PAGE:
While many marketers place most of their efforts on social media marketing, you could argue that in a world that’s saturated by hashtags and paid advertising, print mediums like brochures are perfect for grabbing the attention of potential customers.
Whether they’re packed with so much information you feel like you’re about to read a full-length novel, or so plain you feel like you’re sitting in the dentist’s office, brochures tend to get a bad rap. They may be chock full of important stuff, but unless you can get someone to pick it up and read it, it doesn’t matter how great the content inside is.
To help you nail your brochure design, here are some key elements to focus on when designing your brochure;
No matter what font, style or tone you opt for, you’ll want to make sure of one thing. That you’re consistent. There’s nothing worse than a brochure that moves between multiple different styles or themes. If you’re looking to create a sales-focused brochure then go for a salesy theme. If you’re looking to sell a lifestyle then go for something a little more subtle.
Choose your content carefully
Space is limited and attention is short. Whatever service or product it is that you offer, you no doubt will have more ideas than you can feasibly fit into a brochure. At Kaizen Print we meet this problem time and time again with businesses wanting to throw the kitchen sink at their brochure. While you are creating your brochure you’ll probably need to go over and over and over it until you are happy. And that’s fine. You’ll need to make some tough calls, but eventually, you’ll get to your most streamlined and effective final draft.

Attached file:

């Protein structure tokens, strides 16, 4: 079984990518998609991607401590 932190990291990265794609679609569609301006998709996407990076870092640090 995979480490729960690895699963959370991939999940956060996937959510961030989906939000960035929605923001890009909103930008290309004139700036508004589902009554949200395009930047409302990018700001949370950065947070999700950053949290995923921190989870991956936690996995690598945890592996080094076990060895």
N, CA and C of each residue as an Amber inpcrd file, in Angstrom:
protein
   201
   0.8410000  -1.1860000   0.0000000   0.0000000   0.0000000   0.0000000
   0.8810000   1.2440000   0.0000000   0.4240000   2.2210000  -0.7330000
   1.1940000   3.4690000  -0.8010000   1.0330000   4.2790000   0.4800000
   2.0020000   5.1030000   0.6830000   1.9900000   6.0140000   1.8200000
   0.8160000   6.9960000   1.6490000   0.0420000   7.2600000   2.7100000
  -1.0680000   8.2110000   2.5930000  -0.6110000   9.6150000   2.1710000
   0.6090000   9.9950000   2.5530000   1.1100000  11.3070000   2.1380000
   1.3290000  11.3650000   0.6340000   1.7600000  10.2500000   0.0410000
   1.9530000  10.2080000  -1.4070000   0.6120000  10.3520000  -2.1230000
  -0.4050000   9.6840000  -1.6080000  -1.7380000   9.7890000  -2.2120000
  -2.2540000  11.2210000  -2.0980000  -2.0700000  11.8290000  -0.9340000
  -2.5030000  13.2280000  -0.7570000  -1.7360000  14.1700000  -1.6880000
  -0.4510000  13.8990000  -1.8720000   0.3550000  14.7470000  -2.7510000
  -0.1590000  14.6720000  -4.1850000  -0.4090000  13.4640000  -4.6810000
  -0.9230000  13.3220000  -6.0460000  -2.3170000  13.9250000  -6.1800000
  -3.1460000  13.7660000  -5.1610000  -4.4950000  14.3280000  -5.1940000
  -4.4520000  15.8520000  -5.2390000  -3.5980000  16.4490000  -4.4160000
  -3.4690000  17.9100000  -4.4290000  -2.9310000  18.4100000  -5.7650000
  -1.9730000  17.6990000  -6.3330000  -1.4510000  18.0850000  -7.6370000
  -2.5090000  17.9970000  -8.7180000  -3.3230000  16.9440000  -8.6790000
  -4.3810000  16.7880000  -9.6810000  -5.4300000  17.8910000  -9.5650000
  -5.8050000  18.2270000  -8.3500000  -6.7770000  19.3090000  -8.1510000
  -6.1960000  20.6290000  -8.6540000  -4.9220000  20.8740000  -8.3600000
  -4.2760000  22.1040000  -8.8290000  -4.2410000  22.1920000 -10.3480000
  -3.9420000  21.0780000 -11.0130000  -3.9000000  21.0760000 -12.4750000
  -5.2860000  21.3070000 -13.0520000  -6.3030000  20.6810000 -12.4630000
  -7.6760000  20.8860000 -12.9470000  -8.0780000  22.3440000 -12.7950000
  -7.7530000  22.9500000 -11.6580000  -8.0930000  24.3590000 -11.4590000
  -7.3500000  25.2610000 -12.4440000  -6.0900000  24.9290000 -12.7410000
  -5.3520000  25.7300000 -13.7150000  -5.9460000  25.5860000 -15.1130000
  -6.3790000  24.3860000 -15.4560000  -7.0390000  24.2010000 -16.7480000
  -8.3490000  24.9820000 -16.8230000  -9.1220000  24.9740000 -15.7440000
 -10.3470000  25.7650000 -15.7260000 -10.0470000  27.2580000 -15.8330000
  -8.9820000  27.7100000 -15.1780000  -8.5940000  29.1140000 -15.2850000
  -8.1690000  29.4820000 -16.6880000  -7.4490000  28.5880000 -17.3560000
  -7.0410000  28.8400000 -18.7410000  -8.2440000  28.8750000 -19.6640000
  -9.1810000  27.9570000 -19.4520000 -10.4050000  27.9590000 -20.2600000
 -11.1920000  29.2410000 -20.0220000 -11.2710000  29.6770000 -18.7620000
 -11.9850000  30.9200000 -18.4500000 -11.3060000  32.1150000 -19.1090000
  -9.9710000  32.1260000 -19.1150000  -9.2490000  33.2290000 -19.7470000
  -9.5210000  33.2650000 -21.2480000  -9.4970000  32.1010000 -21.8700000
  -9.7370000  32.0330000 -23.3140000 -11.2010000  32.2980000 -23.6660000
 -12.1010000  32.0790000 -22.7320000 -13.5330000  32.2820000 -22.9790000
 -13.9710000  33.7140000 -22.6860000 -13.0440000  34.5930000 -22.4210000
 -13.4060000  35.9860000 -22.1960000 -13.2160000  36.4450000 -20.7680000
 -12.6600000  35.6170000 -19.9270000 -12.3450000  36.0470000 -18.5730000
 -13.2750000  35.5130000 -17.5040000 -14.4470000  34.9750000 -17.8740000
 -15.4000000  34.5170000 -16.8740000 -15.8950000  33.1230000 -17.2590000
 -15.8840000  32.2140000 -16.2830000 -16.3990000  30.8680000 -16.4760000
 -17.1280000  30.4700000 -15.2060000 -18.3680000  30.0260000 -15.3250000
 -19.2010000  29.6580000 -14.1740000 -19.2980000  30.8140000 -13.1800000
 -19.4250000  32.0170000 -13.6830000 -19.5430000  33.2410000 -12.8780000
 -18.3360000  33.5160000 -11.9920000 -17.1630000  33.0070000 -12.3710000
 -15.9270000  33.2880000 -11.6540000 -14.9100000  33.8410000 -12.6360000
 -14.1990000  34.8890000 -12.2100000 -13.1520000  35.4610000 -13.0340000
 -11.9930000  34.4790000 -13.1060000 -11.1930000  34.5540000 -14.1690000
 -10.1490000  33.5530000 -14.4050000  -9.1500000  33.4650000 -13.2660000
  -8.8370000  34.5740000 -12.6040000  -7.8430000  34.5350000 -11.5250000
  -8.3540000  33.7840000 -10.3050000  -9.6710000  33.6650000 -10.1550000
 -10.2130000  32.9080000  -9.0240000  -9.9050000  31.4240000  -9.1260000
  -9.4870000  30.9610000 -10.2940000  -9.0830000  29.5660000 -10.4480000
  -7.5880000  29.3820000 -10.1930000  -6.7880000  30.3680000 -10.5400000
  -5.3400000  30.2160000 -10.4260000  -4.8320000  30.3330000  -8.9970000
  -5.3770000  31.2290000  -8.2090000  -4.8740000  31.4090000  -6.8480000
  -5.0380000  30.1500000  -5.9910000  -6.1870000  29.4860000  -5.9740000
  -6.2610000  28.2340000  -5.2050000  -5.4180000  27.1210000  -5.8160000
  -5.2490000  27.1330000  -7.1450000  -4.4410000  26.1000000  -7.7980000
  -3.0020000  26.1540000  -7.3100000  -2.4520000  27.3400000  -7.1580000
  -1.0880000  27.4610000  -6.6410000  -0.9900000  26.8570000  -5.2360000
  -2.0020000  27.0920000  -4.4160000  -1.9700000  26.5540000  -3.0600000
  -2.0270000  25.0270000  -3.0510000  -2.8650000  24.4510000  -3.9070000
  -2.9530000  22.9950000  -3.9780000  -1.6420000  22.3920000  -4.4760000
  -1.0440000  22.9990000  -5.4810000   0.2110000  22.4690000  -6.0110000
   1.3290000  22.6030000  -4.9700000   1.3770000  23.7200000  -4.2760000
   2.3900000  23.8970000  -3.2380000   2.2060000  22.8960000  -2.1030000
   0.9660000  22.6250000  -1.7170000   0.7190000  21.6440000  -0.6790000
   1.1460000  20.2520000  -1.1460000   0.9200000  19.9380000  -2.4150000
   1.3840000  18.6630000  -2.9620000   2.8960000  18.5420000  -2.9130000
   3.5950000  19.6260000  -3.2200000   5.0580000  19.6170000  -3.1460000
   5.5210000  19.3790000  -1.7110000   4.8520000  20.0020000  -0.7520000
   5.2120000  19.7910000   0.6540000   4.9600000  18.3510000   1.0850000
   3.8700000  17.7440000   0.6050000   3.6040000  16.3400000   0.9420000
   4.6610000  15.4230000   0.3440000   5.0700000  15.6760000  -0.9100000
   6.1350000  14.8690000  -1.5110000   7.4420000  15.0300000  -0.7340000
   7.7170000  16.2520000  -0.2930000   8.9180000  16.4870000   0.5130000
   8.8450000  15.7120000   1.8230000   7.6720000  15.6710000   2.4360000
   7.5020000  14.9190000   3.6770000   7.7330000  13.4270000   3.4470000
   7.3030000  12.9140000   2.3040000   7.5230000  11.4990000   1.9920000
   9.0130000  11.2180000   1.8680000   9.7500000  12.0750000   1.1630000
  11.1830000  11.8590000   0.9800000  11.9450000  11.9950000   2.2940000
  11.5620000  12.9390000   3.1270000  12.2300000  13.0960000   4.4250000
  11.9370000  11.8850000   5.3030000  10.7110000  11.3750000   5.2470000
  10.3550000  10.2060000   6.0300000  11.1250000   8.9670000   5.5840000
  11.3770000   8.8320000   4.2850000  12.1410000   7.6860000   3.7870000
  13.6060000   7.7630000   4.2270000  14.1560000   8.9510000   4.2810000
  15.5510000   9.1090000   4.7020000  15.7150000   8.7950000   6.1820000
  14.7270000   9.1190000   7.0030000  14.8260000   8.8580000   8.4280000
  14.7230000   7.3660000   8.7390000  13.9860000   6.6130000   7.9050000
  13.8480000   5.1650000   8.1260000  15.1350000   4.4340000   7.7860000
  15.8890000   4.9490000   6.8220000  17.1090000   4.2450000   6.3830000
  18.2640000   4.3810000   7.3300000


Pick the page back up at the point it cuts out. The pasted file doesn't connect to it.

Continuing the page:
Before you start any brochure design project, the most important thing to do is plan. You may be pressed for time and under pressure to complete a project to a deadline, but to begin designing your brochure without a very clear idea of what each page should contain is a mistake.
The unplanned approach will inevitably lead to more time required in the long run. By planning ahead you can rest assured that all parties that need to be involved have had their say and that all stakeholders (including yourself) are content with what you expect to achieve.
Now that we broadly understand what makes for a great brochure, we can drill down deeper into each individual element. So what are the specific elements that make for a great brochure?
A great cover
A great cover can make or break your brochure. This may go without saying but your cover is the most important page in your brochure. Contrary to the claim that you shouldn’t judge a book by its cover, in reality, (rightly or wrongly) everyone judges books by their covers. And the same goes for brochures. If your brochure doesn’t compel your audience to read further then it has failed in its number one purpose.
Use of space
The temptation may be to fill space with sales messages if it is not being used for another purpose. This approach, however, can be counterproductive. Effective use of space within your brochure can work to your advantage and can, in many ways, sell your products and services better than any sales message.
You should have a set style to the way in which you present each product that you offer. As your audience read through the brochure they will then immediately grasp the layout. Your objective should be to make it as easy as possible for your audience to read and understand your message within as little time as is feasibly possible.
Your images and photography can make or break your brochure. One of the key advantages of using brochures is in the use of imagery. By ensuring that your photos are high resolution and that they sell your products and services in their best light, you can make sure that you put your best foot forward.